UK Modern Slavery Act
The Act’s provisions place an obligation on companies to prepare an annual modern slavery and human trafficking statement – if they carry on a business or are part of a business in the UK and their turnover rate (or the turnover rate of a parent company and its subsidiaries) is at least £36 million per year.
What to include in the statement?
Companies need to outline the steps they have taken during the financial year to ensure that no form of involuntary labor occurs in their supply chains or in any parts of their businesses – or to publish a statement that they have taken no such steps. The Act doesn’t dictate the format or content of the statements but offers general guidance on what information should be included:
- The organization’s structure, including its activities and supply chains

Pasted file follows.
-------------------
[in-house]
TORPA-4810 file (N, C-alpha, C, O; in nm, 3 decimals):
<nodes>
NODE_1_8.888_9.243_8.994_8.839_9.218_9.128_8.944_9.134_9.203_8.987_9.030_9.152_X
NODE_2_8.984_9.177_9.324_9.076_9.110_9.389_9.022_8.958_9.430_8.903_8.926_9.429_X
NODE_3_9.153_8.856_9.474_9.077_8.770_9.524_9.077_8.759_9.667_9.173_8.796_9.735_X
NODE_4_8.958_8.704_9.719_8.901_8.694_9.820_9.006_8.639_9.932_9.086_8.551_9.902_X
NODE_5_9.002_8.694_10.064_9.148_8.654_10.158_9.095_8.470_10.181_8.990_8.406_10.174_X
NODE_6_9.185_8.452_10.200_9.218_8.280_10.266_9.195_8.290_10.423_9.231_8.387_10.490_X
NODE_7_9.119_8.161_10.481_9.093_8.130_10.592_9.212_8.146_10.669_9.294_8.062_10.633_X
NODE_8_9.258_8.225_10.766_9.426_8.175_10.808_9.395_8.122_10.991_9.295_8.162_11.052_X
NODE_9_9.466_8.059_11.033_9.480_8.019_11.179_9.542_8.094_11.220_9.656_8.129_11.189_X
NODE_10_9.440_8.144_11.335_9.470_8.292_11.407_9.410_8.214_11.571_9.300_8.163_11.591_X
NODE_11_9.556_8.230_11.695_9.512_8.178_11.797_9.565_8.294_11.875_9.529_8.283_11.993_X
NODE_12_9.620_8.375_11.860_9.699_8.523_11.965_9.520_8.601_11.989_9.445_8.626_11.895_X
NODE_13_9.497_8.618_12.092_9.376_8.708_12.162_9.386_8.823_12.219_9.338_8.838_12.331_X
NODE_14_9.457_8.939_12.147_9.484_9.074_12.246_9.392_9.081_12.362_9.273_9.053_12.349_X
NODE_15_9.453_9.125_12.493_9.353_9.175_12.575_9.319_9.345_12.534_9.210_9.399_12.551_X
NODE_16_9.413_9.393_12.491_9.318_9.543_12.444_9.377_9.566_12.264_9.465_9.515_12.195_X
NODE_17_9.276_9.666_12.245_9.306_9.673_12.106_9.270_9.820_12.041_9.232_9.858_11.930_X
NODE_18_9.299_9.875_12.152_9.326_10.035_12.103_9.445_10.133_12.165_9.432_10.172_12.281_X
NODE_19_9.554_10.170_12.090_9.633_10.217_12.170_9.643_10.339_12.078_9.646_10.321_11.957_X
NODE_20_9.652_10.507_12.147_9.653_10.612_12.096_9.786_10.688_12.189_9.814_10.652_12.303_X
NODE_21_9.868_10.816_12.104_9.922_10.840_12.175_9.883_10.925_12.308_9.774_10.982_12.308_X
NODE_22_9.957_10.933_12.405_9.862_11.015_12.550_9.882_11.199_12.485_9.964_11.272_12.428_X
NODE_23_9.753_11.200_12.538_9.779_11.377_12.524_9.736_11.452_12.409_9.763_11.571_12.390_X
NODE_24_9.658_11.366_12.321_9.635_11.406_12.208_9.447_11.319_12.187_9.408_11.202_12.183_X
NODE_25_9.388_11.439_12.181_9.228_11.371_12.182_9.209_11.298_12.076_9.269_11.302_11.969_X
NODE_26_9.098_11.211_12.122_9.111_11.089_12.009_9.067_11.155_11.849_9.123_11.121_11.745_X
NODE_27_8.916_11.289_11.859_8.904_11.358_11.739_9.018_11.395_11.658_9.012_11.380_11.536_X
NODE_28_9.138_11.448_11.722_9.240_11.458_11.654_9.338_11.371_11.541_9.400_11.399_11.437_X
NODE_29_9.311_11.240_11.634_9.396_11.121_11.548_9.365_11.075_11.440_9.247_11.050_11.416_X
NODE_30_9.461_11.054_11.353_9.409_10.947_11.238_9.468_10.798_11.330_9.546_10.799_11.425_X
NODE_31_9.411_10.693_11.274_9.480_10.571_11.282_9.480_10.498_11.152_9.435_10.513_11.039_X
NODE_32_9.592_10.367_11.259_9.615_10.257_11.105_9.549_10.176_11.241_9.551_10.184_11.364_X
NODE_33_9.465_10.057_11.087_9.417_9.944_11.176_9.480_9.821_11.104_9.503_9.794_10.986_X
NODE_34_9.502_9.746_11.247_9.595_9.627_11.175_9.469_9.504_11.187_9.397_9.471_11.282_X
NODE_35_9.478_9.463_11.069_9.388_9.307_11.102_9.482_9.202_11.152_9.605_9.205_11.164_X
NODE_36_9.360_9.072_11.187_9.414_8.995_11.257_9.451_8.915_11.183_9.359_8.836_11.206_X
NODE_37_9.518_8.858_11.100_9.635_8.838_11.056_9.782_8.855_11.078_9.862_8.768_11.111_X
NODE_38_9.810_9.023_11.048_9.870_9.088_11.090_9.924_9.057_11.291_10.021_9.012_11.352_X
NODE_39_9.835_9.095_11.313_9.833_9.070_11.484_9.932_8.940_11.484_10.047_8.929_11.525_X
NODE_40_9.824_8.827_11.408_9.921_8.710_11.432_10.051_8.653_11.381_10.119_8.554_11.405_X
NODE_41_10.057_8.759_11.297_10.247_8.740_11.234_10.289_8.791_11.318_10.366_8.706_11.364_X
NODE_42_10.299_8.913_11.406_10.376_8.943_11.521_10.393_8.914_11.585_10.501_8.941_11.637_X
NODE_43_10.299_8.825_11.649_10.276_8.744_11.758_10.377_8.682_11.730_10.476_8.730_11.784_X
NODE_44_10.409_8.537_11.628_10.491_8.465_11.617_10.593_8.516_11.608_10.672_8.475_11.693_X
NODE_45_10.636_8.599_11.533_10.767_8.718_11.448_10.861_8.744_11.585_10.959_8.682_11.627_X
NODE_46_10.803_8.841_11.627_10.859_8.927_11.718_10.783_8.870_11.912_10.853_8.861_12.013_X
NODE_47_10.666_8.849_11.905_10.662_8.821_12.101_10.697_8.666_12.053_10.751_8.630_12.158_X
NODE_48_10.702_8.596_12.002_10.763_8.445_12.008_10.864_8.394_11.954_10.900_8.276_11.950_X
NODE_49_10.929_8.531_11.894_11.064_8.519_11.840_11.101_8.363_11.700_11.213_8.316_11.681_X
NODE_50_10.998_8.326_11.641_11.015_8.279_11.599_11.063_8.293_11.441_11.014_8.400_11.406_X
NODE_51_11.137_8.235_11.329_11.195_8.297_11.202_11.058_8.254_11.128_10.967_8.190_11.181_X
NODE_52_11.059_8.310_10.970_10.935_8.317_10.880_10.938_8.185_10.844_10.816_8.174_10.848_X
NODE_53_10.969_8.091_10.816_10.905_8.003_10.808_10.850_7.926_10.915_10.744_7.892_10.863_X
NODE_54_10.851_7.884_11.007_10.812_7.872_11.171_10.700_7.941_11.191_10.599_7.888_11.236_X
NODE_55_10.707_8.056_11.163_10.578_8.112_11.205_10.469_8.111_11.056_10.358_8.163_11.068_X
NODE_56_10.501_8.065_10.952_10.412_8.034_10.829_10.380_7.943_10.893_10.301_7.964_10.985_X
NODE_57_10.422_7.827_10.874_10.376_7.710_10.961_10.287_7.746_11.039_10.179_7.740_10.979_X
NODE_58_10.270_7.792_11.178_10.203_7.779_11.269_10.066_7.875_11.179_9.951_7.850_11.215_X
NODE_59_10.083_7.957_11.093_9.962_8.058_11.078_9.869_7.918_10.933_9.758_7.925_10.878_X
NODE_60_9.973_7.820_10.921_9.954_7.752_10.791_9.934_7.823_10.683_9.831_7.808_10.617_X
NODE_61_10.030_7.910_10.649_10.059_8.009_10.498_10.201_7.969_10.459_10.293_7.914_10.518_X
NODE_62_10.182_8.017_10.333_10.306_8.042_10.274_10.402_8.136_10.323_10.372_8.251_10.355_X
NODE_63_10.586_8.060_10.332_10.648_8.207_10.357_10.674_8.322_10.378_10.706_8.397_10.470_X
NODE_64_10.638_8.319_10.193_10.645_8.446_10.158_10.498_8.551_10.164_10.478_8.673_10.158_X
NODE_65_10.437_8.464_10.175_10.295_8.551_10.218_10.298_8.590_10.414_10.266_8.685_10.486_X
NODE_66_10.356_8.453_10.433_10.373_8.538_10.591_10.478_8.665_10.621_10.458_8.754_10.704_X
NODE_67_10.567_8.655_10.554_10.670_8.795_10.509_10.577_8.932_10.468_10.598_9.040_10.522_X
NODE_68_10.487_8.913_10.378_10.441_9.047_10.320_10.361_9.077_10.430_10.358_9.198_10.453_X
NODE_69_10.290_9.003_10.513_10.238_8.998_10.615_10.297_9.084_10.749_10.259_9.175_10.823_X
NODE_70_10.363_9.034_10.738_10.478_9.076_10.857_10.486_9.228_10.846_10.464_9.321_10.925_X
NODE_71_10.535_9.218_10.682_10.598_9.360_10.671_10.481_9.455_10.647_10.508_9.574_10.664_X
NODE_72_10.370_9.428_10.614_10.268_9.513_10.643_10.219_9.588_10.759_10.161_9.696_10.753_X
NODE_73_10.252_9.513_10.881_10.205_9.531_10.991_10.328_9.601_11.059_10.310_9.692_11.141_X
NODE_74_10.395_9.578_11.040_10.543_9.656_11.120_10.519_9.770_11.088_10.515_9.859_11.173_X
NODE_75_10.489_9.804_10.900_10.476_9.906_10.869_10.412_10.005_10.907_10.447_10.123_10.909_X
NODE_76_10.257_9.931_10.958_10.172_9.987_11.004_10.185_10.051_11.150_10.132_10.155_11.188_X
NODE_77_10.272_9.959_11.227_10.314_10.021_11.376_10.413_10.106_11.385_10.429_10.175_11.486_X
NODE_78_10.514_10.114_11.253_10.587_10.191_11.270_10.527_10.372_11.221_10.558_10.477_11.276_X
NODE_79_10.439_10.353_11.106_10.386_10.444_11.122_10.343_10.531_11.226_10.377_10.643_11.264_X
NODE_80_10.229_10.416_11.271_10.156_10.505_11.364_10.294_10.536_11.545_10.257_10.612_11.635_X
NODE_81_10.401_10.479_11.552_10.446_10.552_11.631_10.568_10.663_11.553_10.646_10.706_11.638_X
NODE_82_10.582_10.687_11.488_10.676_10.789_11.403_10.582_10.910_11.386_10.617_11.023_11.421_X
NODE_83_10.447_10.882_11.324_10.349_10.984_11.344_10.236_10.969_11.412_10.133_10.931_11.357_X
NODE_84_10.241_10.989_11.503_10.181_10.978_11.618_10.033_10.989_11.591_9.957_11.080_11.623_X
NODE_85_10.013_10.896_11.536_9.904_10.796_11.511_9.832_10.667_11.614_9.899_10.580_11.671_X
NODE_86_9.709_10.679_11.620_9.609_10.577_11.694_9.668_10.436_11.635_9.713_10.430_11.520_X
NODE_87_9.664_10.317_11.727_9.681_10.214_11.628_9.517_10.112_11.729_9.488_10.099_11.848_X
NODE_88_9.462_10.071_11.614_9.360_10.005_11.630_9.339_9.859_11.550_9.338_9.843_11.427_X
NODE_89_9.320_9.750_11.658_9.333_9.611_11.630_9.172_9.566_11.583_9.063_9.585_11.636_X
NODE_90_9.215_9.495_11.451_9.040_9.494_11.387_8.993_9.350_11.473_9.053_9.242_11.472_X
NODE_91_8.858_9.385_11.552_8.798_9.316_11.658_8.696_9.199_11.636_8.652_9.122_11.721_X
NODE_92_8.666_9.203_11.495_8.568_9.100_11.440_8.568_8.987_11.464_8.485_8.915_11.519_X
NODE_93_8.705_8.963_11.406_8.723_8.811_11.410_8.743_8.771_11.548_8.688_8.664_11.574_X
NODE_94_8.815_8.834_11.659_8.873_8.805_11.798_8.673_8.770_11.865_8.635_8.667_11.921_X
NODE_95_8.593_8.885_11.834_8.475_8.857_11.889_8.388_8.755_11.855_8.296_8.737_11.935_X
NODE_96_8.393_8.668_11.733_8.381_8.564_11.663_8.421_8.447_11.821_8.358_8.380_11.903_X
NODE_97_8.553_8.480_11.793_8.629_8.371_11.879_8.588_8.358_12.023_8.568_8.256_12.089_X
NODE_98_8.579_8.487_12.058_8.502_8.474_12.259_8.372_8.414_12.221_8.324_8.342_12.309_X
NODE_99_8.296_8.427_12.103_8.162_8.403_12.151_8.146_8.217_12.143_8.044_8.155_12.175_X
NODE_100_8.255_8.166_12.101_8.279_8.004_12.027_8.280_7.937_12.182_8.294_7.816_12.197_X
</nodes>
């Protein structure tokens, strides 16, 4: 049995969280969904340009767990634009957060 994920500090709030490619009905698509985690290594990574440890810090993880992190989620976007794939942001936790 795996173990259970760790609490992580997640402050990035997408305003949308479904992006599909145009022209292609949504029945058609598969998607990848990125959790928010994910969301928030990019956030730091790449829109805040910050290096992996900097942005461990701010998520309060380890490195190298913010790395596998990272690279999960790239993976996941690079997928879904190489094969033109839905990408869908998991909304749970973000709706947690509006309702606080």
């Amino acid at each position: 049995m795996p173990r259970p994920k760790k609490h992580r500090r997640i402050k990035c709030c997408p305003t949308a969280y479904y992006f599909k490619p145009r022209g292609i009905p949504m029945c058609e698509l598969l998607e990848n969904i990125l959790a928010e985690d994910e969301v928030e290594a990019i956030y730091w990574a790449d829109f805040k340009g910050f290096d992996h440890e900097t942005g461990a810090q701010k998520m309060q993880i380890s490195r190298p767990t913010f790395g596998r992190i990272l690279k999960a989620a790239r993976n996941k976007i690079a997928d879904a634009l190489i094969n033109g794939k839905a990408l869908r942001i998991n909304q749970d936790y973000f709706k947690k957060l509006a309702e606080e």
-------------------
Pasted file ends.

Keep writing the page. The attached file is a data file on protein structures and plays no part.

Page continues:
- Its policies regarding modern slavery and human trafficking
- Its relevant due diligence processes
- Those parts of its business and supply chains where there’s a risk of modern slavery and human trafficking and the steps it has taken to address that risk
- Its effectiveness in ensuring that no form of forced labor is taking place in its business or supply chains
- The relevant training available to its staff
Public scrutiny is involved
Covered organizations must publish their statements on their website, with a prominent link to the statement on the homepage.
While it’s not a criminal offense, and there’s no financial penalty for failure to publish the statement, the UK Secretary of State has the power to seek an injunction requiring organizations to comply. In reality, the practical effect of this power is to create negative publicity.
The proposed changes
The UK government outlined plans to reform the Modern Slavery Act to increase the accountability of the companies and other organizations to prevent modern slavery in their operations and supply chains by introducing civil punishments for those not discharging their duties. If the amendment bill is adopted, reporting requirements would extend to public entities, and law enforcement agencies would have stronger tools to protect the victims of modern slavery and bring perpetrators to justice.